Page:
On National Vietnam War Veterans Day, Americans are remembering the men and women who served, many of whom made the ultimate sacrifice for their country and many more who lived half a world away from the early 1960s until the war ended in 1975.
Nearly 60,000 Americans died in Vietnam. More than 150,000 were injured, at least 21,000 of them permanently disabled. Most soldiers returned to a nation divided over the United States’ role in the war, with the traditional welcome home celebrations few and far between.
The Department of Military and Veterans Affairs said the Sunday, March 29, observance is “a way to thank and honor our nation’s Vietnam veterans and their families for their service and sacrifice.” The holiday objectives are to:
- Highlight the service of U.S. Armed Forces and support organizations during the war.
- Pay tribute to wartime contributions at home by American citizens.
- Highlight technology, science and medical advances made during the war.
- Recognize contributions by American allies.
When Willis Teel was told he would be deployed to Vietnam in 1963, his first question was “Where is that?” He was a helicopter repairman in the aviation division of the U.S. Army, but few Americans knew much about the Asian country being torn by war. Teel’s unit was the second U.S. Huey helicopter company sent to Vietnam.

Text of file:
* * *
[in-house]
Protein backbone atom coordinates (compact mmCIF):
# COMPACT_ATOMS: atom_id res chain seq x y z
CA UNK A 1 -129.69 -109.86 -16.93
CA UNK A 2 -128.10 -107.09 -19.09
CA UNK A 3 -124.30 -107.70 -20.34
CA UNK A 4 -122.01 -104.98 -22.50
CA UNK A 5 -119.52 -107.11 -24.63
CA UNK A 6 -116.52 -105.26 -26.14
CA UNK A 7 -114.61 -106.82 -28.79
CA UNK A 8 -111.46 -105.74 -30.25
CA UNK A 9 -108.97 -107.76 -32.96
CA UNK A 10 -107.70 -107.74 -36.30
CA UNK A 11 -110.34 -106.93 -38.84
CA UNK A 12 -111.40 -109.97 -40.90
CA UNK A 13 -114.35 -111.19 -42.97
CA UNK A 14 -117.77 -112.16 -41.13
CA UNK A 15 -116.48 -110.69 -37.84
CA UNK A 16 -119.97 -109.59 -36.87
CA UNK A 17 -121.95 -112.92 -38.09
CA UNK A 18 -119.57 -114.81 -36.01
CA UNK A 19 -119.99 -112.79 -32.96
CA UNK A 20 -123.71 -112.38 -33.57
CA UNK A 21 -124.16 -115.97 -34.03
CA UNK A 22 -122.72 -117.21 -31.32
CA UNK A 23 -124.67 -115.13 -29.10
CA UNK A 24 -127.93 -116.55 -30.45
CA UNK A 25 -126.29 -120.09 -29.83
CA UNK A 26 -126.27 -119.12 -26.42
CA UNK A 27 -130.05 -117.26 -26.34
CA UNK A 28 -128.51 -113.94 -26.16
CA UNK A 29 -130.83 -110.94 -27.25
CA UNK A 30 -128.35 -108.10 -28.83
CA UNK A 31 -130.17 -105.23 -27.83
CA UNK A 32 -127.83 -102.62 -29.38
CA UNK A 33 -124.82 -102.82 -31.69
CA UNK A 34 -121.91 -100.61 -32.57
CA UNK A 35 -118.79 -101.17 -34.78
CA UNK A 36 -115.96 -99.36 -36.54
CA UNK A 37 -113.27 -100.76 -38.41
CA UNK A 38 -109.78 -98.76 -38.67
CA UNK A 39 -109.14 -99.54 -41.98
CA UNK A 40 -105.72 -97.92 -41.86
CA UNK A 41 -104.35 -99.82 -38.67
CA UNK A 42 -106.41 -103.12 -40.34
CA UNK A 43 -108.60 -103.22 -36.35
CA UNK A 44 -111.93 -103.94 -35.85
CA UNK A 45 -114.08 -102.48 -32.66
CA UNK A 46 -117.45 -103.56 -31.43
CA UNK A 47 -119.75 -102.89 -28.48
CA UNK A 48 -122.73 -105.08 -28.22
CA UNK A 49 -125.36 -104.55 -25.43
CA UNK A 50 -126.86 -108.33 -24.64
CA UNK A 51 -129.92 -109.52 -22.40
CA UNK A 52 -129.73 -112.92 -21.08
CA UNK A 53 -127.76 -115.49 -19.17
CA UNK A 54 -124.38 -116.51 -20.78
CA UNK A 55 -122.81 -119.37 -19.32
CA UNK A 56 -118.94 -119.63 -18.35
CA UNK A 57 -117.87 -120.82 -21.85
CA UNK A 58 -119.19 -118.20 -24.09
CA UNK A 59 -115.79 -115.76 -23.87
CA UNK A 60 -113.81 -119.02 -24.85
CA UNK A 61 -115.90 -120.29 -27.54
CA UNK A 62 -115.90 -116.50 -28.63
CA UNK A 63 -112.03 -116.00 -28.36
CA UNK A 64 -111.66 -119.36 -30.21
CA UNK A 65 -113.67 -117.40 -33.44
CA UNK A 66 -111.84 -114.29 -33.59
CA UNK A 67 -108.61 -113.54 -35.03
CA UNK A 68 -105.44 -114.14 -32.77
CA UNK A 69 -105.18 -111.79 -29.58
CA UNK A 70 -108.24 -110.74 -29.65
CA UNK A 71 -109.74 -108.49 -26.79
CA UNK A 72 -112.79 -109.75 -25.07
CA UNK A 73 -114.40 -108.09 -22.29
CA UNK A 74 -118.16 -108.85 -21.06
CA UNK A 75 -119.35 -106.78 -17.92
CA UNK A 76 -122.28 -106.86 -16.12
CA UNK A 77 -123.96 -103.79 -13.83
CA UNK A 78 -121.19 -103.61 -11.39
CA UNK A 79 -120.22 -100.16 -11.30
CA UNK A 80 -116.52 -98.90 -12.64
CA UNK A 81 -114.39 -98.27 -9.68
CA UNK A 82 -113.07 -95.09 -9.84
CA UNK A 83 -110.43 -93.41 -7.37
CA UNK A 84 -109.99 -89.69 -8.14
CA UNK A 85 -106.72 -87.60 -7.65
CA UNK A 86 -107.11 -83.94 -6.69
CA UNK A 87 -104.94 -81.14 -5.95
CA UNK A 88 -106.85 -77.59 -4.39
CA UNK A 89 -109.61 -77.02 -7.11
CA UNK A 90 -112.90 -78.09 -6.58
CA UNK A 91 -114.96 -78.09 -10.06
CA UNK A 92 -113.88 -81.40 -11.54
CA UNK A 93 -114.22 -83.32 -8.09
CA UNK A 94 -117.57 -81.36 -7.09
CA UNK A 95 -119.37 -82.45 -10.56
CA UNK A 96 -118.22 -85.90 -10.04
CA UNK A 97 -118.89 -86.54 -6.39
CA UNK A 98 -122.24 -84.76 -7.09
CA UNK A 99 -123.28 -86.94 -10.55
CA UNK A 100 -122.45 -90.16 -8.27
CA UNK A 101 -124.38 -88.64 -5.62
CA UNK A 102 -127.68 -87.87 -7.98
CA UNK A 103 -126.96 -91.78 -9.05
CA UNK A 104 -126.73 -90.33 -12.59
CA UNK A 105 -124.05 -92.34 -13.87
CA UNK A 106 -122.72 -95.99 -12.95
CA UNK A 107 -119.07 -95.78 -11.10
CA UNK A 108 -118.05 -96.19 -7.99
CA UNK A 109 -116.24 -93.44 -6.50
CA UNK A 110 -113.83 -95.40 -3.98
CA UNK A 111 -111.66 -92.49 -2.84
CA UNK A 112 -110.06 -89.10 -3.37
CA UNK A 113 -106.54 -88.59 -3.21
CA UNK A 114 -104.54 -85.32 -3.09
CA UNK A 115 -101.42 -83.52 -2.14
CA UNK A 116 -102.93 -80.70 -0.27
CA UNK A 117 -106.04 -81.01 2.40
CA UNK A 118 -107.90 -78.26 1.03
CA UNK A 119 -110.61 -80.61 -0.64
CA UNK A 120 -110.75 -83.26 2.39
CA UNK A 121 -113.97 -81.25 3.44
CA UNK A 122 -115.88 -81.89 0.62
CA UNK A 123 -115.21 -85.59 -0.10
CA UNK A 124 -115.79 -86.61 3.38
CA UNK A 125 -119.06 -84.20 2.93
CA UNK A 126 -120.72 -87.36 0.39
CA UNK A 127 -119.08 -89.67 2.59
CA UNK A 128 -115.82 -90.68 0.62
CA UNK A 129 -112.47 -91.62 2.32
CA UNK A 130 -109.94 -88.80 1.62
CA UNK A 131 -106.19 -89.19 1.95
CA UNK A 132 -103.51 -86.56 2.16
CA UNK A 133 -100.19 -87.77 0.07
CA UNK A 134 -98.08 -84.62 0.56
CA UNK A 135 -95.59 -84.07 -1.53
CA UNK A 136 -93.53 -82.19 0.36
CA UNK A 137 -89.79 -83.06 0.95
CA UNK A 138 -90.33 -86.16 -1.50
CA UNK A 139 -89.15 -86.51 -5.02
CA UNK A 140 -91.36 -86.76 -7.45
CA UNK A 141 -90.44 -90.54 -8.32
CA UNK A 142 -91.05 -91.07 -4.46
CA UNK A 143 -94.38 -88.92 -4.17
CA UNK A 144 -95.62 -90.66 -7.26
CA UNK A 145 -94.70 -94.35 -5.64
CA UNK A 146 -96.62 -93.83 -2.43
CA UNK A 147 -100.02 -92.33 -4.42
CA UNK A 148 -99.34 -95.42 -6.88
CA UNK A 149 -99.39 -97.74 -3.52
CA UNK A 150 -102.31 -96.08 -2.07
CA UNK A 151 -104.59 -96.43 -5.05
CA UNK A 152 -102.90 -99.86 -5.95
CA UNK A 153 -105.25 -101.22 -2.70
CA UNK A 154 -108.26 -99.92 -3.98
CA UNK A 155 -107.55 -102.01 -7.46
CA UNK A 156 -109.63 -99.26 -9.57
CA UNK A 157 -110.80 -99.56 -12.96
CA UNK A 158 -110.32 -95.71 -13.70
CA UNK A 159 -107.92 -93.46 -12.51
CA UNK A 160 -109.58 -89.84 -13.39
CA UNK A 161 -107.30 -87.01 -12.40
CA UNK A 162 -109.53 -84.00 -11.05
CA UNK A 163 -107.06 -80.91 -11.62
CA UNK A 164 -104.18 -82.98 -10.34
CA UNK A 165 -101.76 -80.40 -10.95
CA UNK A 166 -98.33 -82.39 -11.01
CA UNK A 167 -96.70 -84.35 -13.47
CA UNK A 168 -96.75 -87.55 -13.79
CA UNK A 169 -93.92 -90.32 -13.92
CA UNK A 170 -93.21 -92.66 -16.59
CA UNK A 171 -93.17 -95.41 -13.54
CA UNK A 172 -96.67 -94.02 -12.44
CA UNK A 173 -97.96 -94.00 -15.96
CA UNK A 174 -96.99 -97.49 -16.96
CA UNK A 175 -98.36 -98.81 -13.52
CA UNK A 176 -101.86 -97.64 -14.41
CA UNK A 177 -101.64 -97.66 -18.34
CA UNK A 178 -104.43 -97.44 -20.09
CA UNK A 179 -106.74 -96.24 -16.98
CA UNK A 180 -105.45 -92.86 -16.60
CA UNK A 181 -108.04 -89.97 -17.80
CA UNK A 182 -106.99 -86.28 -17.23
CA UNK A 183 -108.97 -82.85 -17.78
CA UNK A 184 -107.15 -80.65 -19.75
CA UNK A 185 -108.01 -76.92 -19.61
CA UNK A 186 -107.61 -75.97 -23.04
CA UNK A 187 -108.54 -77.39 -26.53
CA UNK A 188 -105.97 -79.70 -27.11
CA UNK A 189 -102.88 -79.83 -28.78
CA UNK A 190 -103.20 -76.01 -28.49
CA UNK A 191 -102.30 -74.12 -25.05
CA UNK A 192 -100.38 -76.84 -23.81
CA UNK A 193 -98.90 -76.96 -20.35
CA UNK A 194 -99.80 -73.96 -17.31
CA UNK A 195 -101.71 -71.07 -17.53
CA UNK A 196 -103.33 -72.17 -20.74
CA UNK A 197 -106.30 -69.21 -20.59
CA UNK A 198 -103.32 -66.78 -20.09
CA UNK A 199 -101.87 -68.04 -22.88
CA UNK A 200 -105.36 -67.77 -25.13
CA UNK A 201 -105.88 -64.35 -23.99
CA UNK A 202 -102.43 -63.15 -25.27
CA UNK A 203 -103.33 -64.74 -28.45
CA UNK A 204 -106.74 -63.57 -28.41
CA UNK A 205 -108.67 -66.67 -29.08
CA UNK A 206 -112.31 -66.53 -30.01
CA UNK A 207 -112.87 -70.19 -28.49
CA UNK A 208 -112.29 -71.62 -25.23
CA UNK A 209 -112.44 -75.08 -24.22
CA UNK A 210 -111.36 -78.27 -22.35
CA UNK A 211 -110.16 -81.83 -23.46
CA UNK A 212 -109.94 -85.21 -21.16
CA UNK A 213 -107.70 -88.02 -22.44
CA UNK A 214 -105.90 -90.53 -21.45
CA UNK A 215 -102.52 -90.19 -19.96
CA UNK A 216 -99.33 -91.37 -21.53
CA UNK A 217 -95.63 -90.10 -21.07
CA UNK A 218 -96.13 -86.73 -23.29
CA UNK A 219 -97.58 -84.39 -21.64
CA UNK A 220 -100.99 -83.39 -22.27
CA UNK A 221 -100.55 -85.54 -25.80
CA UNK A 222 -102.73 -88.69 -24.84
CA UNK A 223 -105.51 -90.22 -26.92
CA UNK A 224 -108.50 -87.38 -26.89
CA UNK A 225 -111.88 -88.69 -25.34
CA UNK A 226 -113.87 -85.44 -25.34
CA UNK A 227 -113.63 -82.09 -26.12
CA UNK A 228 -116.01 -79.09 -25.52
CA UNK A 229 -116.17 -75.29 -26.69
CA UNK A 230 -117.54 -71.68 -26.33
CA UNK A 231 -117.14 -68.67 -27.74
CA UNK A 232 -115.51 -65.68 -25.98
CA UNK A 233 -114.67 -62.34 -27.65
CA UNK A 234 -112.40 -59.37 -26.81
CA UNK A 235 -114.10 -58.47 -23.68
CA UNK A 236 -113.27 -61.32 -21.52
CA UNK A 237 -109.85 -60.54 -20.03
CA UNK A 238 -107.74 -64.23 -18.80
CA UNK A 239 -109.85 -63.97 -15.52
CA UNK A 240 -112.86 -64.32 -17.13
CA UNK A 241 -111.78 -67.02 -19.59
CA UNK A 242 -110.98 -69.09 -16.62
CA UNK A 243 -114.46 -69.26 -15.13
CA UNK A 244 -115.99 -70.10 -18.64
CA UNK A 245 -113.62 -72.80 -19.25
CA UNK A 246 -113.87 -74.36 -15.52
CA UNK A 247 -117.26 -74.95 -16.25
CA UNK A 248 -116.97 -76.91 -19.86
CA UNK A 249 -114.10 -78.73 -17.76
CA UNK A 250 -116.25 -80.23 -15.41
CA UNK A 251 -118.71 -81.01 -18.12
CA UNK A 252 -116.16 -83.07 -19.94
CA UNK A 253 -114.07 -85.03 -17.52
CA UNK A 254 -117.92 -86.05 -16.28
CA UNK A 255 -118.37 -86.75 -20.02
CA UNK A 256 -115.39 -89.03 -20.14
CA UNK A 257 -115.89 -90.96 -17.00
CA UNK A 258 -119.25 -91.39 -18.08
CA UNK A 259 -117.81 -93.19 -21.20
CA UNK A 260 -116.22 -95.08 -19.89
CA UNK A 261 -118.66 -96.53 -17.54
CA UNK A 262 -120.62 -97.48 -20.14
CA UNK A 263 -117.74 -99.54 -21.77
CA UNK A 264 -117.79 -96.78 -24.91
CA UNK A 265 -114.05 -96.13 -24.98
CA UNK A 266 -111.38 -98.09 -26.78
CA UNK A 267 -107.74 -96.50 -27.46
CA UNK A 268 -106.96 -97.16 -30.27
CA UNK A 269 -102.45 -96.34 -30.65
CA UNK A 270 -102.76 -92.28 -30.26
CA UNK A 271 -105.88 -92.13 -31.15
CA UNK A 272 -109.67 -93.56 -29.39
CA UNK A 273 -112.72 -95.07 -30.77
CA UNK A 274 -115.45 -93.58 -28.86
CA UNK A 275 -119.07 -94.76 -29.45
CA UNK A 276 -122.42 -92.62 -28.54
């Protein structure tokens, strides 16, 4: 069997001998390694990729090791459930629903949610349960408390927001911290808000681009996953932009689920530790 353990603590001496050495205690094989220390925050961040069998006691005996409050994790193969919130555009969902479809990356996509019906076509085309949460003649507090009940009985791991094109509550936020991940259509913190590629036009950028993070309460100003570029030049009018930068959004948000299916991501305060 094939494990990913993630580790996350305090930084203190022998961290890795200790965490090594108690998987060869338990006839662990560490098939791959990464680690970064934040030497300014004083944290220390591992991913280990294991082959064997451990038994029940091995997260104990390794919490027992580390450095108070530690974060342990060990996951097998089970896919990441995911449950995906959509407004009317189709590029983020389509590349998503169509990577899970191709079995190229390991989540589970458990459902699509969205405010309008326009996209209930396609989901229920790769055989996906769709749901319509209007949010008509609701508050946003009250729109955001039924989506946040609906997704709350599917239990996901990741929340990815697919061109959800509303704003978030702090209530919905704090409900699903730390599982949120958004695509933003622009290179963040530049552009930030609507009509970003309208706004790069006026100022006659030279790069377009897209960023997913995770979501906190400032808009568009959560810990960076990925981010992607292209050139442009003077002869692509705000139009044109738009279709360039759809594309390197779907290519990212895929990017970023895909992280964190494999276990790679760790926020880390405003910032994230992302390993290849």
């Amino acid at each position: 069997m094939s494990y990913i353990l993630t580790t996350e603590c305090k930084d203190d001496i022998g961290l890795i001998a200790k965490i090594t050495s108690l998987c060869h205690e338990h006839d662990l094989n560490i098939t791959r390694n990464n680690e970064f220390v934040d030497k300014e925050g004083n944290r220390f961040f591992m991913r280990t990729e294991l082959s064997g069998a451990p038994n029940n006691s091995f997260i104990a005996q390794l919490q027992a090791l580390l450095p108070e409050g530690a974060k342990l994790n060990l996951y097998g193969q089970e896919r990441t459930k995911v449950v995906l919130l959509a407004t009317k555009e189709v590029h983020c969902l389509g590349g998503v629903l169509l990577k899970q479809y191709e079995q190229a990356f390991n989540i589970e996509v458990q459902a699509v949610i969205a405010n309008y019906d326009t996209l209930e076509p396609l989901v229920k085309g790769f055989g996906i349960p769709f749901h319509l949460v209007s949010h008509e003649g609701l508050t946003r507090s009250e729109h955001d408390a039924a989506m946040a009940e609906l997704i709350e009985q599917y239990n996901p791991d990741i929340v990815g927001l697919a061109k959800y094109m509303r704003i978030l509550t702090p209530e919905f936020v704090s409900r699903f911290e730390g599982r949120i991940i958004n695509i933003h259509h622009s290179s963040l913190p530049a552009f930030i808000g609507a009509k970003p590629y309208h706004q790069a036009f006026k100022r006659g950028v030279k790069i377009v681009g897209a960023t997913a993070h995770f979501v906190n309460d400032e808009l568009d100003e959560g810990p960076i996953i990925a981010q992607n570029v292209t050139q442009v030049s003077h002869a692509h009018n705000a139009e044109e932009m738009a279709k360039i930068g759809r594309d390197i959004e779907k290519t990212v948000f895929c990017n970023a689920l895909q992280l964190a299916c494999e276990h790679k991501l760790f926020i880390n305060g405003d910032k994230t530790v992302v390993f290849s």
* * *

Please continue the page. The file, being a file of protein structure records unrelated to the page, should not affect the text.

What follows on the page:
Teel, a retired hydro journeyman from Alabama Power’s Mitchell Dam, worked mostly at the Vinh Long military base but was occasionally sent into the fields to repair helicopters too damaged to fly back. Teel volunteered on weekends as a door gunner, firing at the enemy while gliding by from above.
“You’re a target anytime you go up,” he said in a 2017 interview for Powergrams magazine. “I didn’t think about the danger. I just wanted the higher combat pay.”
Oddly, Teel said his most dangerous Vietnam experience was a bout with appendicitis. He was rushed to a hospital in downtown Saigon for emergency surgery. While in recovery, South Vietnamese President Ngo Dinh Diem was killed and his government overthrown.
“We sat there and watched them dive-bomb the palace until we were told to get away from the windows,” he said.
Buford Lee was 22 when he was drafted into the Army in 1962. He was deployed to Bangkok, Thailand, where his unit set up communications antennas in remote mountaintops. He became an aide to a battalion commander and spent most of his two-year tour abroad within battalion headquarters.
During the Vietnam War, Teel was promoted from private E1 to sergeant E5 and became a platoon leader.
“I knew what was going on but I never had to deal with it (combat),” Lee said in a 2016 Powergrams interview. “We got out of there before it got hot.”
Lee returned to the U.S. to begin a 45-year career with Alabama Power. He retired in 2005.